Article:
“The next projects are the FPSOs P75 and the P77. Both are conversions, mooring in the second half of 2015”, Mr. Barreto said.
Two other shipyards are under construction in the region, and the Norwegian delegation was given a thorough presentation of the EBR shipyard, which landed a contract to build the FPSO P74 for Petrobras in April 2013.
“We are a step behind the others, and have no operations yet, but the production of modules will start next month”, Marta Krafta from EBR said. EBR is a joint venture between the Japanese company Toyo and the Brazilian Setal. The production capacity is 100.000 t/ year of steel processing, and the yard will have a 700 meter long pier, enabling it to work on two platforms at the same time.
“The yard will be completed in the end of 2016. Some say EBR is the last big shipyard Brazil will have space for”, Marta Krafta said.
The shipyard Wilson Sons are under implementation in Rio Grande.
According to estimates, more than 1500 subcontractors are currently involved in the projects at Estaleiro Rio Grande alone, and the Norwegian visitors were interested in knowing how to proceed to become suppliers. The yards expressed an interest in using local suppliers, and the state government has several initiatives to incentive investments in the region.
Today Ecovix is responsible for the procurement and the supply contracts, but it is Petrobras that approves the technical proposals from vendors and make the final decision. Some packages will be bought overseas, but the integration of the drill ships will be done at ERG2. On the bigger items, procurement is administered from Rio de Janeiro. EBR plans to do the procurement from a local office in the future. Today this is done at the main office in São Paulo. To Daniel Garrido, business development manager at IKM Testing Brasil, this was useful information.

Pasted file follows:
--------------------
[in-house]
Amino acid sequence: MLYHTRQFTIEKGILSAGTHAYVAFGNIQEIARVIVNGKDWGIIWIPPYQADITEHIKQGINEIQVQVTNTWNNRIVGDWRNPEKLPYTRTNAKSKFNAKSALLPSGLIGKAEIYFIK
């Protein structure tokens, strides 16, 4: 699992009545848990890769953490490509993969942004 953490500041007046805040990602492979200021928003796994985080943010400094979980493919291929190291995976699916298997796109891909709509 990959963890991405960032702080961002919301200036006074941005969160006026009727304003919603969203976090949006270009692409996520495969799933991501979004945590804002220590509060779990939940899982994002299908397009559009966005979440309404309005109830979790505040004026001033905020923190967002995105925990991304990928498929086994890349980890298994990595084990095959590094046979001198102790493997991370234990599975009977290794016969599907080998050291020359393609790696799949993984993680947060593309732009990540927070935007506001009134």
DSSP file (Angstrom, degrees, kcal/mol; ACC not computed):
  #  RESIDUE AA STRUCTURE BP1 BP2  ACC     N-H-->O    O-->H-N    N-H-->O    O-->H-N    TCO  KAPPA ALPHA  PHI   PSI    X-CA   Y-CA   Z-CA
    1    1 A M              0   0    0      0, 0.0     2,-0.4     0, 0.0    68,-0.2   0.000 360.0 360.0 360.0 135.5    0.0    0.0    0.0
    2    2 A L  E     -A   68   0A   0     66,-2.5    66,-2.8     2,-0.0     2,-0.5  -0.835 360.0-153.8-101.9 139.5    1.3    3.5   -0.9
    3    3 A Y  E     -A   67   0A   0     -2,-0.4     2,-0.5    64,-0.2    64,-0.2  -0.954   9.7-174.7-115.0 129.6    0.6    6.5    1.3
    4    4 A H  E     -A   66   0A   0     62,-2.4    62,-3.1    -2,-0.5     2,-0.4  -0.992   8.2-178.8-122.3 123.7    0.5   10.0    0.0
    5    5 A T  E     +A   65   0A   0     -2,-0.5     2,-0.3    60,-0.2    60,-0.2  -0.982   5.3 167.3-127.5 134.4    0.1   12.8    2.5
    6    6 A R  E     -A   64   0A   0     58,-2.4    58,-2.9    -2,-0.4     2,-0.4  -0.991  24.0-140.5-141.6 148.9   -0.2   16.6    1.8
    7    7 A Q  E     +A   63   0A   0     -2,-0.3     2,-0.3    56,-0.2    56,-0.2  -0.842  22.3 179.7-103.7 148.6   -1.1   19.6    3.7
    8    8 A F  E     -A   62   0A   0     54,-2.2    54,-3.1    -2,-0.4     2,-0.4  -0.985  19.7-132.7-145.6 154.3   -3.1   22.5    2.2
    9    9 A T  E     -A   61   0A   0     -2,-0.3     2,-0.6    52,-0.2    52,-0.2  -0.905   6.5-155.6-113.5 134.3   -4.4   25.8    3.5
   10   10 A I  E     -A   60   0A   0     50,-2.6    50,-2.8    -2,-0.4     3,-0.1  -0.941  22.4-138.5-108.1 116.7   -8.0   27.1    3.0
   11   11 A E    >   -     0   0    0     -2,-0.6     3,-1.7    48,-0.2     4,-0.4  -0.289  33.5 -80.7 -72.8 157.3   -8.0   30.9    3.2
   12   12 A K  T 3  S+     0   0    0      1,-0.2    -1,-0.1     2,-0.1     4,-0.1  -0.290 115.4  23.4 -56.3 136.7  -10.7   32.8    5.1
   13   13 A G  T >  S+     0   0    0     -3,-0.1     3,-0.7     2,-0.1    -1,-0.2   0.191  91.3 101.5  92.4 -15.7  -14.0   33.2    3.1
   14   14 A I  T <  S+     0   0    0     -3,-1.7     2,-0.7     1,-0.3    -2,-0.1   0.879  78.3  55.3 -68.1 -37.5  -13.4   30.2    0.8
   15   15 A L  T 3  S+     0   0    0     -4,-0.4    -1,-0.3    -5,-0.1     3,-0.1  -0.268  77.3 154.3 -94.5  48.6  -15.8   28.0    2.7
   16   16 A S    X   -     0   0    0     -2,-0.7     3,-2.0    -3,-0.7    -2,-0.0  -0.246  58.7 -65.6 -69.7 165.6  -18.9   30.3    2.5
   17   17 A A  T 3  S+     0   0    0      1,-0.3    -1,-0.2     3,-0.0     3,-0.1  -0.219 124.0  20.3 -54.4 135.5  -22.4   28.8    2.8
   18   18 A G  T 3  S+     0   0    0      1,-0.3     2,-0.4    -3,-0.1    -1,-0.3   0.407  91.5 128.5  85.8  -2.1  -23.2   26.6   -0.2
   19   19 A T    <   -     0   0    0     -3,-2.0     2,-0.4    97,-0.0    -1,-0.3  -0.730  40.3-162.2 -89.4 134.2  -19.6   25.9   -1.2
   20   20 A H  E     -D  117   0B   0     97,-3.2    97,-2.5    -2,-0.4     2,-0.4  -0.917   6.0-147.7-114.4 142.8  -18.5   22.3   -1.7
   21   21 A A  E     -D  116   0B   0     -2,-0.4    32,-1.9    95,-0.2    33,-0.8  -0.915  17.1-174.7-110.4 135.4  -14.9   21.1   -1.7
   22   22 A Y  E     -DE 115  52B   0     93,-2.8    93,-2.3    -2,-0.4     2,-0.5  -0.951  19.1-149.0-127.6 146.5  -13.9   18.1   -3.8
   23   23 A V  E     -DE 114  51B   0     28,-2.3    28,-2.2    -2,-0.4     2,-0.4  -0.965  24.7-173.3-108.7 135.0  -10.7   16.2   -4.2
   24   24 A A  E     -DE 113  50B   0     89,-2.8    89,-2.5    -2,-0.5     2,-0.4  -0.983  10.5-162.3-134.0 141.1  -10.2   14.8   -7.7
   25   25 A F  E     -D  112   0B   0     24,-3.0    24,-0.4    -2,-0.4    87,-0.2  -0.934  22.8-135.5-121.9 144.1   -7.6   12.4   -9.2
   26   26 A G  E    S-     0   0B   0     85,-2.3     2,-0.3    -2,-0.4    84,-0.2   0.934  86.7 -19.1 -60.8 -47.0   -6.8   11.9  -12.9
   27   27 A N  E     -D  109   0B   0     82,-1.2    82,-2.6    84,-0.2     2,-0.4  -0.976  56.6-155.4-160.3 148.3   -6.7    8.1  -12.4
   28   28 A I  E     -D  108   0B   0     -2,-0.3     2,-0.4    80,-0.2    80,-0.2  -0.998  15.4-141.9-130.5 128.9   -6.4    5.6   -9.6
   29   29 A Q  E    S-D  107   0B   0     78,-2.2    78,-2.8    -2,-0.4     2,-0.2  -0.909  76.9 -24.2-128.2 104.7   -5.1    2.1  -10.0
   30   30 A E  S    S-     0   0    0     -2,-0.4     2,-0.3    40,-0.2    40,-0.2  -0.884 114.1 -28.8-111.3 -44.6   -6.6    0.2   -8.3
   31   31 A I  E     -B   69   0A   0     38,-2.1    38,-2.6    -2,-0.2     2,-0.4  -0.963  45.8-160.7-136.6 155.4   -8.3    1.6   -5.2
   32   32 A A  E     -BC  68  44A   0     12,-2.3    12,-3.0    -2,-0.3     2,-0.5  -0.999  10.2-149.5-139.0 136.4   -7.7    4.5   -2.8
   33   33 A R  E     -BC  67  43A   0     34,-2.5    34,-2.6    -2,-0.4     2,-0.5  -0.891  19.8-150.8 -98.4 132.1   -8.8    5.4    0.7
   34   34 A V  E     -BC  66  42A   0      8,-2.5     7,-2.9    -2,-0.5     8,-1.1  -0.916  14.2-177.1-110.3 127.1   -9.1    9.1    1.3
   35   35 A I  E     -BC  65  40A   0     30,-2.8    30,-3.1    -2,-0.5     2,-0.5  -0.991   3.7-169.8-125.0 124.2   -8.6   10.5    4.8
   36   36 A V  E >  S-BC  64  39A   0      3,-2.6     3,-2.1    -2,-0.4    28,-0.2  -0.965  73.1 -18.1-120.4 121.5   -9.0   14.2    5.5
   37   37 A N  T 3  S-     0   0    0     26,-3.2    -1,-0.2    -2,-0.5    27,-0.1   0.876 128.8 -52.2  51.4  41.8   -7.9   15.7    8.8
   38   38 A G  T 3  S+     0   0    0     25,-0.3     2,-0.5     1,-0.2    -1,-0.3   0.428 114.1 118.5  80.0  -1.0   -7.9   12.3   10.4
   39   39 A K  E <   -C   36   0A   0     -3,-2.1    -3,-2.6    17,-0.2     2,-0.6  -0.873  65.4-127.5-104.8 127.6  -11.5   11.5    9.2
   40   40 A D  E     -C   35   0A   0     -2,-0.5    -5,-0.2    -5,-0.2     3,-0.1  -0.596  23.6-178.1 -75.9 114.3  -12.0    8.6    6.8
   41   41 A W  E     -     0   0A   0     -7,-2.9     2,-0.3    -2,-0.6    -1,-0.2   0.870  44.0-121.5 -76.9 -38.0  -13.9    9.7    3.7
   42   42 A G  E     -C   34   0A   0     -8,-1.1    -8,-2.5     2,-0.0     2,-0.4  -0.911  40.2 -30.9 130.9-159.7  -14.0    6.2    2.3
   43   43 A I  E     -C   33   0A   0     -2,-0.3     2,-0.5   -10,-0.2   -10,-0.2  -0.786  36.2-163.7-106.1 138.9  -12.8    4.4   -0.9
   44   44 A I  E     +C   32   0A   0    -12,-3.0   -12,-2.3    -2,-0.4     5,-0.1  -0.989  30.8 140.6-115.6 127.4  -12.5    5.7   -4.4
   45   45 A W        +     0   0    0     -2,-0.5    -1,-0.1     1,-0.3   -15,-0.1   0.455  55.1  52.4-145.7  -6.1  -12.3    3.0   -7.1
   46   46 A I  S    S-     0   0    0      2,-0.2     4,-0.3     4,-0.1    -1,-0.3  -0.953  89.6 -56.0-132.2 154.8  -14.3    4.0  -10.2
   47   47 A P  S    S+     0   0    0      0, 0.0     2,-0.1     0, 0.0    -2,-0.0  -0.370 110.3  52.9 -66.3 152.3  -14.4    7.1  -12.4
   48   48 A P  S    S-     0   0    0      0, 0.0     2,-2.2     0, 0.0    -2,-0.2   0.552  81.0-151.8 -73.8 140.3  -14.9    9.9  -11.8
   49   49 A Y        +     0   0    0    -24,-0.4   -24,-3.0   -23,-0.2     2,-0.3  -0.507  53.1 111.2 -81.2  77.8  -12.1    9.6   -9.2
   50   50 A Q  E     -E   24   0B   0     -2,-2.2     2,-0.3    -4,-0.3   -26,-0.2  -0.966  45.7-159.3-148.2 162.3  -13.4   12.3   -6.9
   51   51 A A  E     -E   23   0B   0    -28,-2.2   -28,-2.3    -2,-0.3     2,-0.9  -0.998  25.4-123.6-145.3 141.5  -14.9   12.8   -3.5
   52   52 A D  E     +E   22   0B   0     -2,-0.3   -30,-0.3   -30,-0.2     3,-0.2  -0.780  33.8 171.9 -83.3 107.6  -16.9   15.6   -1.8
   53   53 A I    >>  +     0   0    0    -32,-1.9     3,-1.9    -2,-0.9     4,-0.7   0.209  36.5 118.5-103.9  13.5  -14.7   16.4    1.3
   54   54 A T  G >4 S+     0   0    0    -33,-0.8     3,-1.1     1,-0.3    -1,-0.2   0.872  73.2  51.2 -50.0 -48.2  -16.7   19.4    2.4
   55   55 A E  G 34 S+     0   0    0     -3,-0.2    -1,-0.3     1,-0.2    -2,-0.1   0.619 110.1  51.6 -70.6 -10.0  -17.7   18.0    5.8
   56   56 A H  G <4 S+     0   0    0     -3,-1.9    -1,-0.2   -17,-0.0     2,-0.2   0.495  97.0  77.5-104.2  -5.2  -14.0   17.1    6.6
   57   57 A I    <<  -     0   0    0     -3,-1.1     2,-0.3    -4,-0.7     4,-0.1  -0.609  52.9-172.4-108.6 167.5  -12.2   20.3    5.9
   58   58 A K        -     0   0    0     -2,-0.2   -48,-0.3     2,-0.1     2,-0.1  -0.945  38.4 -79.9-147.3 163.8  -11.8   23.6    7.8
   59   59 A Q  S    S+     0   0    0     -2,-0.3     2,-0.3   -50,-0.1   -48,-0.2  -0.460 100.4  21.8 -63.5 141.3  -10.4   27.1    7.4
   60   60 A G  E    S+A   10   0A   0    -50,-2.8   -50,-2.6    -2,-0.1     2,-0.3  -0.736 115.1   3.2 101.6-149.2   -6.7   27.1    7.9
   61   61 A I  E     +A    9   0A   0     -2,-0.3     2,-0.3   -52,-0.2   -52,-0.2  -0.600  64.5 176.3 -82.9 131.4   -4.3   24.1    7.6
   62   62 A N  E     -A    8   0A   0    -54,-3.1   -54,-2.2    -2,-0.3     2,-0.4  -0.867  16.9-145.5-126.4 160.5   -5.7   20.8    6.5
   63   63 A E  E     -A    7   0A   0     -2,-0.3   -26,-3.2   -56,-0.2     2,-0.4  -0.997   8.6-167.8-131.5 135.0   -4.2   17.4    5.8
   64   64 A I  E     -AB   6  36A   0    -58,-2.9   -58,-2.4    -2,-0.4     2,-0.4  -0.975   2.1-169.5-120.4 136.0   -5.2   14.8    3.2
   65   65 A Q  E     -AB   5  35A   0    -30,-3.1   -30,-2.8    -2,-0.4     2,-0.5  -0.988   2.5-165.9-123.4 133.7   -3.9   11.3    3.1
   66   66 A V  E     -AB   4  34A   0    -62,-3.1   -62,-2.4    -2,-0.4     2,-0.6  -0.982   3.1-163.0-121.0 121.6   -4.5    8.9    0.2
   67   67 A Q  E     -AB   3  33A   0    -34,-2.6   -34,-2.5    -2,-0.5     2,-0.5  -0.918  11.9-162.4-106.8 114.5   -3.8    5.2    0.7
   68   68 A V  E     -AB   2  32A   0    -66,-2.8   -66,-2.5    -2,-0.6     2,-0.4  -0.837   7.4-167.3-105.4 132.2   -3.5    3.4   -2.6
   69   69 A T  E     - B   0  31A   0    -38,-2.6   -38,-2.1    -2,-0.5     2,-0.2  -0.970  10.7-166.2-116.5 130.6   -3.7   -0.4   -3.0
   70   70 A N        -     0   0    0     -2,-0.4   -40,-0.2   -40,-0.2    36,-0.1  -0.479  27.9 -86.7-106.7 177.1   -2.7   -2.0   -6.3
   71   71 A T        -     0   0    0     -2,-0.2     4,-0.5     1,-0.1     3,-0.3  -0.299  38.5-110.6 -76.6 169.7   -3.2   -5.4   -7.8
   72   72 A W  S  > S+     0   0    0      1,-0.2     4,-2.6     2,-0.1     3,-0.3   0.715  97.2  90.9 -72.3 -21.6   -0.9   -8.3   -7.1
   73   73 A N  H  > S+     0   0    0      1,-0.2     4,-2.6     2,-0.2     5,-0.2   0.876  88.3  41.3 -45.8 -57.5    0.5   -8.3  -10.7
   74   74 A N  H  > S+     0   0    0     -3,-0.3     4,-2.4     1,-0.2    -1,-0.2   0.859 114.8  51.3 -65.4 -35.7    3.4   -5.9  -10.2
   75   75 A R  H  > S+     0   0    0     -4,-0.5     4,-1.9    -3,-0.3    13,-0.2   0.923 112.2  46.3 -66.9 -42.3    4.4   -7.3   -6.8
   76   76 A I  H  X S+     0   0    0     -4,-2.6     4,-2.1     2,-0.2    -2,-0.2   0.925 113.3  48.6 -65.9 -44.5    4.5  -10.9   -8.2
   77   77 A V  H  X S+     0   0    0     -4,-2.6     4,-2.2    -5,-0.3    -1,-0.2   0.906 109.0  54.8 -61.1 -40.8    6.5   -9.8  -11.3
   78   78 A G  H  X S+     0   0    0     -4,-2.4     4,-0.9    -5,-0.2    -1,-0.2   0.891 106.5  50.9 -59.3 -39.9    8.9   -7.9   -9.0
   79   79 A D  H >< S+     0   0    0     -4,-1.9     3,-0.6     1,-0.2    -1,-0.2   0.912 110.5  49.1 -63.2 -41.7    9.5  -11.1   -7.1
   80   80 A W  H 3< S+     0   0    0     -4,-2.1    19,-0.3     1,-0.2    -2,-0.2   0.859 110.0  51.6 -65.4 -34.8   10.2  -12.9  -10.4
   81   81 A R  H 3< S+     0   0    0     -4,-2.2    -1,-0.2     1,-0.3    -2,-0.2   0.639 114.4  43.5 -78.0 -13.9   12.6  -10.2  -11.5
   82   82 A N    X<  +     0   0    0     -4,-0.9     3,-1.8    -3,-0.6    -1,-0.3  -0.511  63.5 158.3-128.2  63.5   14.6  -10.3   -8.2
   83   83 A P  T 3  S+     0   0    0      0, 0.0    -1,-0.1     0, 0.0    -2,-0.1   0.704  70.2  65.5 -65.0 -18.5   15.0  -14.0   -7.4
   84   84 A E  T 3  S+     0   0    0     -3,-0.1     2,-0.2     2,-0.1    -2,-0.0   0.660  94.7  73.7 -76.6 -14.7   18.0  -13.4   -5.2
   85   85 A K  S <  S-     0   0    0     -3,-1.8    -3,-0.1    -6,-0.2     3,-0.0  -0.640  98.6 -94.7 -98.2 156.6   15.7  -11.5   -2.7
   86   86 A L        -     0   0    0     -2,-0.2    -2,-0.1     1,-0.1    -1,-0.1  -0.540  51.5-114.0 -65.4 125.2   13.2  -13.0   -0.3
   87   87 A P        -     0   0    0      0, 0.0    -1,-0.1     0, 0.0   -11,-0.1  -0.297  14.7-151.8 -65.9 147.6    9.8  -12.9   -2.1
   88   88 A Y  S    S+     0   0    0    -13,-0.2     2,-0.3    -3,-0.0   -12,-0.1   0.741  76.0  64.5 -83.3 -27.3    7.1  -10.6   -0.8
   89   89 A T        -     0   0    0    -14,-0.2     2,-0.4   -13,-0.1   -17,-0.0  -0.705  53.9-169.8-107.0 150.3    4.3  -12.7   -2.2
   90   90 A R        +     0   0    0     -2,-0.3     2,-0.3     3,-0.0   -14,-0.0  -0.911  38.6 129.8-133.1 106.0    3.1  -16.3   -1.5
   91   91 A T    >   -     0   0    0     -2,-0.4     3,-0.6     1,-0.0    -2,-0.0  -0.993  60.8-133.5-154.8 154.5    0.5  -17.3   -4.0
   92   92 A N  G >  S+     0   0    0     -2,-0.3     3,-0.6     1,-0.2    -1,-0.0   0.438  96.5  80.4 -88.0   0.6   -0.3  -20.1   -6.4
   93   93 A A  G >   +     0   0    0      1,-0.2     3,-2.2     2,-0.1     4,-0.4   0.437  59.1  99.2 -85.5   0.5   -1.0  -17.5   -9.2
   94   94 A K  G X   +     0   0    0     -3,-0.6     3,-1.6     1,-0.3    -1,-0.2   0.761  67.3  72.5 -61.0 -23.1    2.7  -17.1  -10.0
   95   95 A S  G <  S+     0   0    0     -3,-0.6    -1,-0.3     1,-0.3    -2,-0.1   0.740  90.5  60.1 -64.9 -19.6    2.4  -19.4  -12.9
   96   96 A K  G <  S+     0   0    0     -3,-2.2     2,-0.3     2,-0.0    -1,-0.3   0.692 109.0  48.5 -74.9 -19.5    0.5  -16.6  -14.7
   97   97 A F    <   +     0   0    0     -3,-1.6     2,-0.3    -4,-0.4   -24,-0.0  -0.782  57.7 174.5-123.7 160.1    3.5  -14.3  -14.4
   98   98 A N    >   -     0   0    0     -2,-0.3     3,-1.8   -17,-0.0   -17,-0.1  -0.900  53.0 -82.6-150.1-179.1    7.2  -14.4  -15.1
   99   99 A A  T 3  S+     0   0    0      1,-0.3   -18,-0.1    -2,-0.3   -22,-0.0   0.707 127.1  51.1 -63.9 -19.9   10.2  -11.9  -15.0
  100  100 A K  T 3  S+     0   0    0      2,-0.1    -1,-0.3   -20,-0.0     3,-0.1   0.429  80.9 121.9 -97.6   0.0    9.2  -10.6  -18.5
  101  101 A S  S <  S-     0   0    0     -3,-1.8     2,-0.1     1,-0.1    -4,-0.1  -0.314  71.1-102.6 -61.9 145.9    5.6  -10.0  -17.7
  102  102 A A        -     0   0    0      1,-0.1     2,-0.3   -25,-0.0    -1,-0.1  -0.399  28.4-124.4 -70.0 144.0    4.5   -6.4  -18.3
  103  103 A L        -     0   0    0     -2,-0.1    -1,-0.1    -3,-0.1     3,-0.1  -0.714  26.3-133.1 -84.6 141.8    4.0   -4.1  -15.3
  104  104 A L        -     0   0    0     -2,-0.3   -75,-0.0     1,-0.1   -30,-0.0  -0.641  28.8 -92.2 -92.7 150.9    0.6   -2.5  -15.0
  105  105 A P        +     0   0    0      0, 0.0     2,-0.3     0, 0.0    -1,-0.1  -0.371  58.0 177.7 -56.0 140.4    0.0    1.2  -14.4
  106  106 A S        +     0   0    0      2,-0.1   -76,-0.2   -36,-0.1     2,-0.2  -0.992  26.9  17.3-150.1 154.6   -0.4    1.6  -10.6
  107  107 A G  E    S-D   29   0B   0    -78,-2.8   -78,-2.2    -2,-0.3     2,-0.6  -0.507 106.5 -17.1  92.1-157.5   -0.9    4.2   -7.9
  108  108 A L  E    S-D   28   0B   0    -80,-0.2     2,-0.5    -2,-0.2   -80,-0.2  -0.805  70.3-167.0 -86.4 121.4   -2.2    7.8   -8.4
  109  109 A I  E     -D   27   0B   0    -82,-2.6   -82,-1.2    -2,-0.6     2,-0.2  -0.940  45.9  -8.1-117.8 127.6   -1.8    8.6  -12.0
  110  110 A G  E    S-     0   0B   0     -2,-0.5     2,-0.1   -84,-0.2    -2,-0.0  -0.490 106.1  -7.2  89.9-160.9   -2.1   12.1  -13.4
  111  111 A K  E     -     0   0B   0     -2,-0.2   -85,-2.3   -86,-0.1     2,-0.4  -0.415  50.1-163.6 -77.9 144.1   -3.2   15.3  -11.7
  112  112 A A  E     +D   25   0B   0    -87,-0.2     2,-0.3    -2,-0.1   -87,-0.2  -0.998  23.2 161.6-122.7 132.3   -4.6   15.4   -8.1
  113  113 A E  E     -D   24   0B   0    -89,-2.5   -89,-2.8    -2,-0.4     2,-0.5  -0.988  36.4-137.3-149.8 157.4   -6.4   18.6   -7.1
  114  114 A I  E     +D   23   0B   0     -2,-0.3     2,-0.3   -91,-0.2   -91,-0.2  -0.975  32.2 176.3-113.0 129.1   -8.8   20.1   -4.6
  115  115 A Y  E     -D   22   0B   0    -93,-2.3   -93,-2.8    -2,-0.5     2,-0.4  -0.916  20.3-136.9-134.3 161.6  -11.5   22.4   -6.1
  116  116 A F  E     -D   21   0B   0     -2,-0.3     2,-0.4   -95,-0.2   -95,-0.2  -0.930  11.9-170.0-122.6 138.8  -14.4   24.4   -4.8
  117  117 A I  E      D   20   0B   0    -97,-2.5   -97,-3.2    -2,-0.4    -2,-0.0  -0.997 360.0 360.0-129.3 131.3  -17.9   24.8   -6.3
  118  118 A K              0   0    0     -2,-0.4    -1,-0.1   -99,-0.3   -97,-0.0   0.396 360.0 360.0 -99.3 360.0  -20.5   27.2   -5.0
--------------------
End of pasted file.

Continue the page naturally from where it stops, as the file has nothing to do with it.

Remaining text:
“The visit was very relevant to me, and I got a lot of information about future projects that I was not aware of. The visit will definitely help me in the follow up with the procurement management of the yards when I come back to Rio de Janeiro. This first contact is important, and for me, the moment to act, is right”, Mr. Garrido said.
Seven other Norwegian companies, representatives of Innovation Norway, Intsok and NBCC took part in the delegation. Pedro Dias from Kongsberg Maritime was very satisfied with the shipyard tour and expressed interest in the training program at the yards, as Kongsberg offers a broad range of courses.
Roney Parente represents Marine Aluminum, who provides aluminum helidecks and telescopic gangways. He was impressed by the advanced infrastructure he saw at the yards, but suggest the yards also think beyond 2020, when all current projects are delivered.
“My ambition is to create synergies with local companies, and I think they need to consider retrofit and the renovation of oll platforms. There are 80 platforms in operation in Brazil today, and they are going to need maintenance”, he said.
Rui Orsini from Aptomar found it interesting to know the priorities of the local yards and their views on the market. The opportunity to visit the yards was the main reason Jan Kleivene from Eaton Hernis took the long trip from Arendal, Norway. The company recently landed a contract with EBR, and was curious to know more about the yard, and have contracts to deliver equipment to all the three drill ships being built at ERG, through NOV.
A proud day
Suzana Barros, the area manager of South America at Palfinger Dreggen do Brasil, was excited after the visit. She was in Rio Grande 7 years ago, and was impressed with the progress.
“Today I am proud to be Brazilian. There has been so much talk about delays, but these are professional, productive yards using first class technology. Heavy investments are being made, and I see new business opportunities. There is no reason why Brazil should´t succeed”, she said.
Gulbrand Wangen of Intsok suggests that the RG yards should cooperate to stand stronger in the competition with yards around the country.
“If these yards cooperate, they can dominate the Brazilian market. What we have seen here today, is certainly promising”, he said.
By Runa Hestmann, NBCC journalist